The USDA, recognizing that a definite solution to beetle control still hadn't been perfected, turned to its scientists for an answer.
Testing began at the agency's National Japanese Beetle Laboratory in Wooster, Ohio. Quickly, scientists determined that male beetles were attracted to the female by a sex pheromone emitted by the latter. Dissection of the female beetle showed the sex attractant was in the insect's abdomen. Through careful analysis, the USDA scientists were able to discover the exact chemical composition of the attractant. More important, they re-created small amounts of the pheromone in the lab.
Because of the attractant's complex chemical structure, however, it was difficult and costly to produce any sizable amounts.
The J. T. Baker Chemical Company, Phillipsburg, N.J., was asked by the USDA to produce the synthetic Japanese beetle sex pheromone in large quantities.
Baker, after delivering the pheromone to the USDA for further field testing, perceived a consumer need for a pheromone-based trap. In early 1977, development of a Japanese beetle trap for home gardeners began in earnest.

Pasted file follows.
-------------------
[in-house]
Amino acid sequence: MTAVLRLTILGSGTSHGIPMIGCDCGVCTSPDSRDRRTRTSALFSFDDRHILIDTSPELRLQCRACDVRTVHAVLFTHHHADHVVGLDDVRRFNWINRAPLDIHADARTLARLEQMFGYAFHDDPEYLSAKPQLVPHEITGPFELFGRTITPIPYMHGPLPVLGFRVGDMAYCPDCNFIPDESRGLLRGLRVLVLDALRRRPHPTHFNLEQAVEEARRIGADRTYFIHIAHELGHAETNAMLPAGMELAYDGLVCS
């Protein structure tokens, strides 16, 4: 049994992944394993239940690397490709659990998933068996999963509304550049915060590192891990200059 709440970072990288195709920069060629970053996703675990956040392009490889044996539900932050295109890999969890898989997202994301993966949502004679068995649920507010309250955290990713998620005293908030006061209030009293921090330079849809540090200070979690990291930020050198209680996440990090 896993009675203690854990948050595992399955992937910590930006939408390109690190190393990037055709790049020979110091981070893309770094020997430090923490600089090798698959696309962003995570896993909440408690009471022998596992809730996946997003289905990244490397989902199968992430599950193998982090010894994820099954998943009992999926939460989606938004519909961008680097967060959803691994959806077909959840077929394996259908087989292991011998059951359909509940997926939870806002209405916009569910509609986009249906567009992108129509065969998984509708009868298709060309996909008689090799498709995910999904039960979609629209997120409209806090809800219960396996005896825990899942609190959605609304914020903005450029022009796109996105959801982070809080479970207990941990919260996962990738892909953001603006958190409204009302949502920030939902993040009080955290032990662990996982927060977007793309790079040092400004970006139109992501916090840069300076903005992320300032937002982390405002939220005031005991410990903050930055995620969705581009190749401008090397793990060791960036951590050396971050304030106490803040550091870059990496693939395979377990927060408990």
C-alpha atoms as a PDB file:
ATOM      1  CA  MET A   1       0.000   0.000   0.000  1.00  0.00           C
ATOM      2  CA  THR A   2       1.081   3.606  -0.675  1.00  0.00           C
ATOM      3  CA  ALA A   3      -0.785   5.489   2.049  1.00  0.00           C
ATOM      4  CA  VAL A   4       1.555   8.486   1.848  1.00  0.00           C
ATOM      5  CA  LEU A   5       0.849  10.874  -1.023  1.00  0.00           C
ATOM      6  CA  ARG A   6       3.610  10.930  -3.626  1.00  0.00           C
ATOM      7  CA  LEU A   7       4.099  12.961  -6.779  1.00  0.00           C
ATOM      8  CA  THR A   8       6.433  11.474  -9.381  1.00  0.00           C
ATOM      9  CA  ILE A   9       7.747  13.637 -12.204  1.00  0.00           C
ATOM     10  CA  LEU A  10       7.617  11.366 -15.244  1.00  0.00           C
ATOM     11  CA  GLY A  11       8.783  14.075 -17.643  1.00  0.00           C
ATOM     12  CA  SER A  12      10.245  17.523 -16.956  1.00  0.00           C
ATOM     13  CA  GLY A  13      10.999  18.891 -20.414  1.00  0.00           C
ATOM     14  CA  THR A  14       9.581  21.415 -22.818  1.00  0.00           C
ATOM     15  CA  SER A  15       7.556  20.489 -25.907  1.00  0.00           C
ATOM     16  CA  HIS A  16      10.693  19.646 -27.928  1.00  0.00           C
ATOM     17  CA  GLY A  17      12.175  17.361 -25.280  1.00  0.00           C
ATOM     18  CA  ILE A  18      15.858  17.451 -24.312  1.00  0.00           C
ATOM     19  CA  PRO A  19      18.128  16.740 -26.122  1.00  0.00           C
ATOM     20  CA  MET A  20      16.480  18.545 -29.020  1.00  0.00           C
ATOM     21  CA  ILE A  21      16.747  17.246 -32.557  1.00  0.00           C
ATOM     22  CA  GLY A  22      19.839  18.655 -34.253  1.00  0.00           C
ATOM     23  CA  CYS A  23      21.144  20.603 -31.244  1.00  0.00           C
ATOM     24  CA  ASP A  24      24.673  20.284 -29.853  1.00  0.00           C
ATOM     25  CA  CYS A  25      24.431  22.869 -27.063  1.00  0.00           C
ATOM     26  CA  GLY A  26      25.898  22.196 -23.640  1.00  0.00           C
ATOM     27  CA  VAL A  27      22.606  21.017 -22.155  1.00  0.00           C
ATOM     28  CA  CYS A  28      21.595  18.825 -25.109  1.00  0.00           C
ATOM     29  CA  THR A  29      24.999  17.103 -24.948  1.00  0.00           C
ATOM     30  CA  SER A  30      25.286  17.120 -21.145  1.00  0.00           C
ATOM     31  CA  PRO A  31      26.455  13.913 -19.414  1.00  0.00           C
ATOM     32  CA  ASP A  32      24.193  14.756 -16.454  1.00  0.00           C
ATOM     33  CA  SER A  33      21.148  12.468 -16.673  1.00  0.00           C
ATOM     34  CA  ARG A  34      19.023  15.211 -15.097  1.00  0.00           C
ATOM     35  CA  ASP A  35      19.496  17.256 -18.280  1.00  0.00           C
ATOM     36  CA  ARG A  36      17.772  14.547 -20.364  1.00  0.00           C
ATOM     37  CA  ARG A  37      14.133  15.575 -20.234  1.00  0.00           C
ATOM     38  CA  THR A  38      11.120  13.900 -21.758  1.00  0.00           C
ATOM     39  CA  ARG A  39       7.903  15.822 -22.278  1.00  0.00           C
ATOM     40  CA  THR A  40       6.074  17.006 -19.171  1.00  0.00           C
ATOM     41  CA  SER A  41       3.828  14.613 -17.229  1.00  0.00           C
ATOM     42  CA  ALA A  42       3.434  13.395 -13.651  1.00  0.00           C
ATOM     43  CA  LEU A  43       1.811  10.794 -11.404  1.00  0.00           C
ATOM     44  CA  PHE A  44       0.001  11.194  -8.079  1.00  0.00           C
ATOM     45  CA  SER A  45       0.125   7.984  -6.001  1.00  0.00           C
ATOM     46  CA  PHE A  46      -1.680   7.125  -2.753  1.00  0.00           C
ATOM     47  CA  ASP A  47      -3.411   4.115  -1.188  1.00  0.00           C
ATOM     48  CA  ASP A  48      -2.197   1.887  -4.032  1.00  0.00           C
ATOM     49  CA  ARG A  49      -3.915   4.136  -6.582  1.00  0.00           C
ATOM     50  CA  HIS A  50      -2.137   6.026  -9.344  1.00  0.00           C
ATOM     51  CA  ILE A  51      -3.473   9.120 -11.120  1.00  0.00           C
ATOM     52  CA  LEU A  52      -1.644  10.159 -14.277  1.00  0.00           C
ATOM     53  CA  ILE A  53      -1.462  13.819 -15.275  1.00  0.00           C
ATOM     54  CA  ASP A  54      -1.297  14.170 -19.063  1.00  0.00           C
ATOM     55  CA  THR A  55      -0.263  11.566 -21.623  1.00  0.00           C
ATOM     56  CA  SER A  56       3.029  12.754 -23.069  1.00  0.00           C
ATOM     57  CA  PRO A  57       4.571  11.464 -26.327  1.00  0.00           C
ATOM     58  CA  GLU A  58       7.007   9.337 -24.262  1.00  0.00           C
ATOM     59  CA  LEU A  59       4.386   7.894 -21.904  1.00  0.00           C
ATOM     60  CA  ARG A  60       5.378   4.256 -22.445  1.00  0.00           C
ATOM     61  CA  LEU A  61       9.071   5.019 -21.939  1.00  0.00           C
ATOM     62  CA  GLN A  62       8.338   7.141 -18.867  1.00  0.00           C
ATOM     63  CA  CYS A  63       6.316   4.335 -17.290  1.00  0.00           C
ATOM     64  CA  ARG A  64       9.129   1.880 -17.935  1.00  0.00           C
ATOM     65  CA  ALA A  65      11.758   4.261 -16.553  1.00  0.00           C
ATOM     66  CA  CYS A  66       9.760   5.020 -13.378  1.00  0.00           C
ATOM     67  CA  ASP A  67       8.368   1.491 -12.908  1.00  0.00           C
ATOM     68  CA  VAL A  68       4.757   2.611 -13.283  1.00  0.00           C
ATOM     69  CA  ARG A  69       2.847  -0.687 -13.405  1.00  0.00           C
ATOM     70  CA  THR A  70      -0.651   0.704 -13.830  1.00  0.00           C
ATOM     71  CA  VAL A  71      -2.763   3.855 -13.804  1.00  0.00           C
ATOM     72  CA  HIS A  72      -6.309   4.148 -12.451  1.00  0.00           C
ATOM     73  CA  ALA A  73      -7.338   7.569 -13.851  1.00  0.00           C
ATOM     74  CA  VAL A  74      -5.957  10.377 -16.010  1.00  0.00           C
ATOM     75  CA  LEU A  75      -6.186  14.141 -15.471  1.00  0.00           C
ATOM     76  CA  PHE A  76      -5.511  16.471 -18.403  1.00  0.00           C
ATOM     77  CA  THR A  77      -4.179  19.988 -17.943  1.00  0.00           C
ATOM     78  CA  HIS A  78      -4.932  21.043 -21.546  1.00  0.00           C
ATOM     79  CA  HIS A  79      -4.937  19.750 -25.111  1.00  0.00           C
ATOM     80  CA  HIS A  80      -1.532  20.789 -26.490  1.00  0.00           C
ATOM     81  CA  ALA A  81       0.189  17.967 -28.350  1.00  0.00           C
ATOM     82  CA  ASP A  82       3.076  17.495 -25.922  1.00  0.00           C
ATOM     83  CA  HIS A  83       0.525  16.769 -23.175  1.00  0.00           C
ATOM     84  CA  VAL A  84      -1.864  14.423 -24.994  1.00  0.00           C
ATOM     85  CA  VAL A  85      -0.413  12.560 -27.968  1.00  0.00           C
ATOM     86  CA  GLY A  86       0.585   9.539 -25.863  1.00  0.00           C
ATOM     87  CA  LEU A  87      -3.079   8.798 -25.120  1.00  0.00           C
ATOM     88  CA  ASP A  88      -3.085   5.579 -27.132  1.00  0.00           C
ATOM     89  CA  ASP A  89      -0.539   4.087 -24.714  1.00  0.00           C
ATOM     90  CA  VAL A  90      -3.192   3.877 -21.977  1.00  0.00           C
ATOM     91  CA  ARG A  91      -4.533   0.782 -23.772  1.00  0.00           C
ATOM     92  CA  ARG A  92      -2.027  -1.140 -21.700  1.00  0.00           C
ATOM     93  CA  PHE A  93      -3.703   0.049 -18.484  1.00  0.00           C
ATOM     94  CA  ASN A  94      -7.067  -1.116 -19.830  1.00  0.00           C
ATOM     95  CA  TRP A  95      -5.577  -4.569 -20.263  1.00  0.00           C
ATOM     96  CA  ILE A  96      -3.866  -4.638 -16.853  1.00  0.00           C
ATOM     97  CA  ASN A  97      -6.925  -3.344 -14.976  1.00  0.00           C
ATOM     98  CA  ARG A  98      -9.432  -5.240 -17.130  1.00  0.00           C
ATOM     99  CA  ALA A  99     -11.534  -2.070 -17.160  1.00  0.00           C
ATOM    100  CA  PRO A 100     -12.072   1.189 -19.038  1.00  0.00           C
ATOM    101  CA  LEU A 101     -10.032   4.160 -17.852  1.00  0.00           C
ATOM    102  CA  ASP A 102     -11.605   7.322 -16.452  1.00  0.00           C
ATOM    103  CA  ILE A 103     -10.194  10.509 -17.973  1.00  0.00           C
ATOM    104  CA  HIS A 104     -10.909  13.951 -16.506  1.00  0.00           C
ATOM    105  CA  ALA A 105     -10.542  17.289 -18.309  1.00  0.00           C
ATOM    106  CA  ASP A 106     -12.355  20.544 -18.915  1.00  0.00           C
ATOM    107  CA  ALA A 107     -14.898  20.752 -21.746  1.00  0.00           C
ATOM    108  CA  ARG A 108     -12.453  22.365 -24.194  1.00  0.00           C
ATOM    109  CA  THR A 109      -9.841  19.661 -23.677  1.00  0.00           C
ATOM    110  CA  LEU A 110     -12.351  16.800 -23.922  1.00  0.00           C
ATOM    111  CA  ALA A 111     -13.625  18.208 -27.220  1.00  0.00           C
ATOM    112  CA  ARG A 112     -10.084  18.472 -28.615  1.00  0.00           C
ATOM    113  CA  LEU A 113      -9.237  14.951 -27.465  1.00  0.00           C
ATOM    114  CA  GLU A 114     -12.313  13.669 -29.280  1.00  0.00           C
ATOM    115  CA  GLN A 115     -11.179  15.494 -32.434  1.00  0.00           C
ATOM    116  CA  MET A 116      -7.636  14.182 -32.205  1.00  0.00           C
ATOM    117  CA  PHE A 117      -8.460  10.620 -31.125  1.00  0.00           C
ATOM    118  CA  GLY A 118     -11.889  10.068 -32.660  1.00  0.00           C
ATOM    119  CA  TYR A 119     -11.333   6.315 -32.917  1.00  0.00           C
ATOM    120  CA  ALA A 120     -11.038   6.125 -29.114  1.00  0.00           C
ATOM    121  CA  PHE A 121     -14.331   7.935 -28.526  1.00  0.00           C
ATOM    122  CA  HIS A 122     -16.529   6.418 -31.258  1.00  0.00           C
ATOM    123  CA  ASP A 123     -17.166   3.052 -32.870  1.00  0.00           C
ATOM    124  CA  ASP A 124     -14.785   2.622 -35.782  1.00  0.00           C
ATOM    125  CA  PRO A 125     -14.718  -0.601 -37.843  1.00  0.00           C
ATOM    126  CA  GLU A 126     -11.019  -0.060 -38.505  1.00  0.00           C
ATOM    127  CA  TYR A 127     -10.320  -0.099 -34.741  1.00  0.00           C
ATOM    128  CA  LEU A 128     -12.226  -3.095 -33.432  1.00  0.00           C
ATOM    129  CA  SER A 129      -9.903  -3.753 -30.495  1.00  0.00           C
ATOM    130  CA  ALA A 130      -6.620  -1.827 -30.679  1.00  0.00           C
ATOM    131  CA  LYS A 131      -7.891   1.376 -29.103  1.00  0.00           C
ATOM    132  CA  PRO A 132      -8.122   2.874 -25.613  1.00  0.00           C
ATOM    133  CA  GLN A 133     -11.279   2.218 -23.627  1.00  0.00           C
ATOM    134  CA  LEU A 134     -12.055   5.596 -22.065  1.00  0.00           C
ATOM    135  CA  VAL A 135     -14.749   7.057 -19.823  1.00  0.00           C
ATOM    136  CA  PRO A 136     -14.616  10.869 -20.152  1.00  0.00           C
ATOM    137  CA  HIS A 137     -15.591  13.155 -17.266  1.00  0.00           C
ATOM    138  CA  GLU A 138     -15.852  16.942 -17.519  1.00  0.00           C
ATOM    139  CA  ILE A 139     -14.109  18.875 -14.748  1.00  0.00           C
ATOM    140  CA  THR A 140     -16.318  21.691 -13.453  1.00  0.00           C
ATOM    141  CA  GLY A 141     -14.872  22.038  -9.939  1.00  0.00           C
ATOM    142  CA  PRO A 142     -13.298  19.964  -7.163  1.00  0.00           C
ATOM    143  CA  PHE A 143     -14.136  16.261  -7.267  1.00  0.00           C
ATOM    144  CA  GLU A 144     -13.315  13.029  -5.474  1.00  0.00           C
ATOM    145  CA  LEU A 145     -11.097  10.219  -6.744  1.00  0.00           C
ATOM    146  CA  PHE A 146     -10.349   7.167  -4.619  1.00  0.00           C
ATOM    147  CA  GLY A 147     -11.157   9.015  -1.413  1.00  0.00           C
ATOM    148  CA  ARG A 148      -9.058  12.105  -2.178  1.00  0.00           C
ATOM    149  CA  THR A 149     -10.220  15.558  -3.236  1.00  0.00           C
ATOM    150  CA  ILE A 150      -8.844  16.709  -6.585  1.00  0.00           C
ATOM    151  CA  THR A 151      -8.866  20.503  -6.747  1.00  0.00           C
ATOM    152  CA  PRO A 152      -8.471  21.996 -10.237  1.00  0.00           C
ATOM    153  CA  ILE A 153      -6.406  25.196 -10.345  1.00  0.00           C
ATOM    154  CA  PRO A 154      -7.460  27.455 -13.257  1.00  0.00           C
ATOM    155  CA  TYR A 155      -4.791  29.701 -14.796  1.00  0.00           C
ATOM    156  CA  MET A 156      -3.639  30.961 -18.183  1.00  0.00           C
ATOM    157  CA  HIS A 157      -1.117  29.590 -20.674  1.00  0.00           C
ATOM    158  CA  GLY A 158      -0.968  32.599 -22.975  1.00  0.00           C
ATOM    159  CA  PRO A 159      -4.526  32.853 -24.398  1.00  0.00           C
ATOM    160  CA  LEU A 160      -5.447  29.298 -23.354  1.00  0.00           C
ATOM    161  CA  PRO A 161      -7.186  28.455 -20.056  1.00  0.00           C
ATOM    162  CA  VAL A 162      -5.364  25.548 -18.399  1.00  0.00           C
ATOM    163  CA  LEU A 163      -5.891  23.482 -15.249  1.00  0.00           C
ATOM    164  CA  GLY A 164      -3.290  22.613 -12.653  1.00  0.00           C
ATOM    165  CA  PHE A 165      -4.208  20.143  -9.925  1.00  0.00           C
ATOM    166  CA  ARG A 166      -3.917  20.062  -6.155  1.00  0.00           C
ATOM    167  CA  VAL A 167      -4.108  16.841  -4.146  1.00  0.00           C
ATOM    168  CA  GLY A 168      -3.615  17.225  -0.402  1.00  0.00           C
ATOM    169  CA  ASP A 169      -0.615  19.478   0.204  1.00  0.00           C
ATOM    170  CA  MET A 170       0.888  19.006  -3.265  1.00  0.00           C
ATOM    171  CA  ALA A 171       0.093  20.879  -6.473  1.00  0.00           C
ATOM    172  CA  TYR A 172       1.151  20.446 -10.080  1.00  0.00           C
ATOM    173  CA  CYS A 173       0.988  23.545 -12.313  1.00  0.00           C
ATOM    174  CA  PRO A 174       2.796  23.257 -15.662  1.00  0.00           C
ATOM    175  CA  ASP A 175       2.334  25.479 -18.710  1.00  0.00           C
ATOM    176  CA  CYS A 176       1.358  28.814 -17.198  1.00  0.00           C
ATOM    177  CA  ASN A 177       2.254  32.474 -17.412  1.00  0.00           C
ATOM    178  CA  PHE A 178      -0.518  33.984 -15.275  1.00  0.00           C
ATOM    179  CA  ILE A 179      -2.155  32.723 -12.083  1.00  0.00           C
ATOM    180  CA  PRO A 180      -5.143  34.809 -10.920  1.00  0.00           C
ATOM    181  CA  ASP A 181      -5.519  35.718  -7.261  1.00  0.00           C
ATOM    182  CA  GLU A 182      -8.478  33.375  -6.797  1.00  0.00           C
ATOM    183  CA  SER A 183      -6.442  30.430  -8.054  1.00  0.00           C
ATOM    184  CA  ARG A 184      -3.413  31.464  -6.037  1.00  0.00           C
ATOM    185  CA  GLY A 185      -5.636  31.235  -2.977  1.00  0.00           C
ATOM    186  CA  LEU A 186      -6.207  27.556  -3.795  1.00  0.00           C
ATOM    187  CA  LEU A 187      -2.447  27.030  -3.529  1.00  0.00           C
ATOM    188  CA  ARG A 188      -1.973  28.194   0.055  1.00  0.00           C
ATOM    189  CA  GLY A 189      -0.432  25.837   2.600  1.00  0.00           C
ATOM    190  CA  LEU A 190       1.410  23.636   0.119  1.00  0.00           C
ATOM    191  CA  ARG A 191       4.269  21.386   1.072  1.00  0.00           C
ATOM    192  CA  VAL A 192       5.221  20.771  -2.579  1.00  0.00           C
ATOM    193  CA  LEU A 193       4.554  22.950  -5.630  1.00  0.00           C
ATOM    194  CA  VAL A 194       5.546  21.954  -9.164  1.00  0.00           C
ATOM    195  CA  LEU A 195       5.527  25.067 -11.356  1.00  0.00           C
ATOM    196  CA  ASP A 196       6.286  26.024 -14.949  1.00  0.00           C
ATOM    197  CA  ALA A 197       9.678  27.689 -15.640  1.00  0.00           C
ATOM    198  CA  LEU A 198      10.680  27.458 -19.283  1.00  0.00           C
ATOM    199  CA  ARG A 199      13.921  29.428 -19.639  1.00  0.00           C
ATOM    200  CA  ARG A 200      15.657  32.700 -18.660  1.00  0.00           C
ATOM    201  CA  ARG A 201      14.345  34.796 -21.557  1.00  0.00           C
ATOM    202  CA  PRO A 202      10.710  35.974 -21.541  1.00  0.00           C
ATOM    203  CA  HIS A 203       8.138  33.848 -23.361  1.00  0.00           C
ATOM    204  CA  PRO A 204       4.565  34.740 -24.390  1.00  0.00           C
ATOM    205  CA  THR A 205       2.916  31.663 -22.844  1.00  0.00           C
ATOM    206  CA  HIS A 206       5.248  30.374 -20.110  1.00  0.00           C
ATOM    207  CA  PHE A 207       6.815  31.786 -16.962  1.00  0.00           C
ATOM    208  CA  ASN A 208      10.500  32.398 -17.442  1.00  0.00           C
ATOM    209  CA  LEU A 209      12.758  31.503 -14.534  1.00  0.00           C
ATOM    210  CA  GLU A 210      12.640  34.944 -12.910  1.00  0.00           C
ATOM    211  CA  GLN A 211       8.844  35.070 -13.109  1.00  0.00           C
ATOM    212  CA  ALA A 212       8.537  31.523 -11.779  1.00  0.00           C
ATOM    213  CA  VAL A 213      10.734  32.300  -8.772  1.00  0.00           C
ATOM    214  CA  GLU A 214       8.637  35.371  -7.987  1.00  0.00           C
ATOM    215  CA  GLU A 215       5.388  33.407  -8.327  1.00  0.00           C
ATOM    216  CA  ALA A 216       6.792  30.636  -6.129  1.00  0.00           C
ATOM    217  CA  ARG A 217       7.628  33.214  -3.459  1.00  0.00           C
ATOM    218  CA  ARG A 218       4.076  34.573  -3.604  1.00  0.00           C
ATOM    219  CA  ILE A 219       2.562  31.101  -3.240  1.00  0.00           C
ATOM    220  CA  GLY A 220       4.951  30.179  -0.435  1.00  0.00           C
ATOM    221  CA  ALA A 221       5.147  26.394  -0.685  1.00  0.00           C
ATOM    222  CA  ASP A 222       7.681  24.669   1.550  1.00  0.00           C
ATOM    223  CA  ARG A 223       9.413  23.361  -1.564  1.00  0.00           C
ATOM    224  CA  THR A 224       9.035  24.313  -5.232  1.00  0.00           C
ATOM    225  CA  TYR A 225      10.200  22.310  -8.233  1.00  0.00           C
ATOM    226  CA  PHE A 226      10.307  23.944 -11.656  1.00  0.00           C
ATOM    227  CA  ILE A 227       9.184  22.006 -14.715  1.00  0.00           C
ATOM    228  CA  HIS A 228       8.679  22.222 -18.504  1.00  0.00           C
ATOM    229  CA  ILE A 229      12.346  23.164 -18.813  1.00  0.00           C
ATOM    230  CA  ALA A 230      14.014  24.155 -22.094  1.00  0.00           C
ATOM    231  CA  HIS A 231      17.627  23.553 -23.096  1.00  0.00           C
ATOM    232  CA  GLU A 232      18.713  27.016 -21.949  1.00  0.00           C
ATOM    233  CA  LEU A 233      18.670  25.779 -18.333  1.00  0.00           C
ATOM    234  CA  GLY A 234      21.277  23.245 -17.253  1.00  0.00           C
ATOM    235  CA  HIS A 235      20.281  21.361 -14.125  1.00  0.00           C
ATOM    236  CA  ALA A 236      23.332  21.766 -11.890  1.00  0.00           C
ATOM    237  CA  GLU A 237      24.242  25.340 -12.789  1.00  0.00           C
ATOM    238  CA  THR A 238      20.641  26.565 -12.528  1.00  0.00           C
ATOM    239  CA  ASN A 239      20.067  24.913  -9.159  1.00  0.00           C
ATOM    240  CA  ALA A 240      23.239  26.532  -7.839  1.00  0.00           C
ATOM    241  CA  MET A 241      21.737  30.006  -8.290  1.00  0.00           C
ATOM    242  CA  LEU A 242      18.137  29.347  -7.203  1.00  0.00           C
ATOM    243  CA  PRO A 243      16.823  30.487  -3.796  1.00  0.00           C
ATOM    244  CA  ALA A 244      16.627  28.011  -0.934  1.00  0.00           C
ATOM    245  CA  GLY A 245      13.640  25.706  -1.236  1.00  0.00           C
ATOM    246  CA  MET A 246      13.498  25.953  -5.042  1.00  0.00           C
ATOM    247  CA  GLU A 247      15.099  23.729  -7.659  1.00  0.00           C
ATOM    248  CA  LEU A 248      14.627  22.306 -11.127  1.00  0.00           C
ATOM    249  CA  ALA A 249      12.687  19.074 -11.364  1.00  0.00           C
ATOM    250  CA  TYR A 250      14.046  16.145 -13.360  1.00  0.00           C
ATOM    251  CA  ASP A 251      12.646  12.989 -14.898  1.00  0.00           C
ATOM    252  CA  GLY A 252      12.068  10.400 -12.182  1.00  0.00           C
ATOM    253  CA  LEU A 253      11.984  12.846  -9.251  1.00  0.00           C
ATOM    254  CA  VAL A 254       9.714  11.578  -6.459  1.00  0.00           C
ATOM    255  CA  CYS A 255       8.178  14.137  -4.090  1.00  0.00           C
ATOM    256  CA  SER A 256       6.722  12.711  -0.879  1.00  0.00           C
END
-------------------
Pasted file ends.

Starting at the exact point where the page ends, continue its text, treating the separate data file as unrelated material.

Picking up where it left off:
The product combined a floral lure with its powerful sex attractant. Indeed, the pheromone contained in the trap literally equals the scent emitted by 80,000 female beetles.
Testing at the Ohio laboratory proved the trap to be up to five to seven times as effective as any trap previously available. It was test- marketed in 1979 and introduced last summer.
The results were both immediate and impressive. One gardener in Indiana eliminated 200,000 Japanese beetles over a four-week period. The number was verified by weighing the discarded bags from the traps with an electronic scale.
The trap itself is of simple, yet sturdy, construction. Two rectangular pieces of plastic fit together to form a vane. The floral and sex bait fit into the vane, and a replaceable bag hangs below. Beetles, attracted by the scents, fly directly into the vane and suffocate in the plastic bag.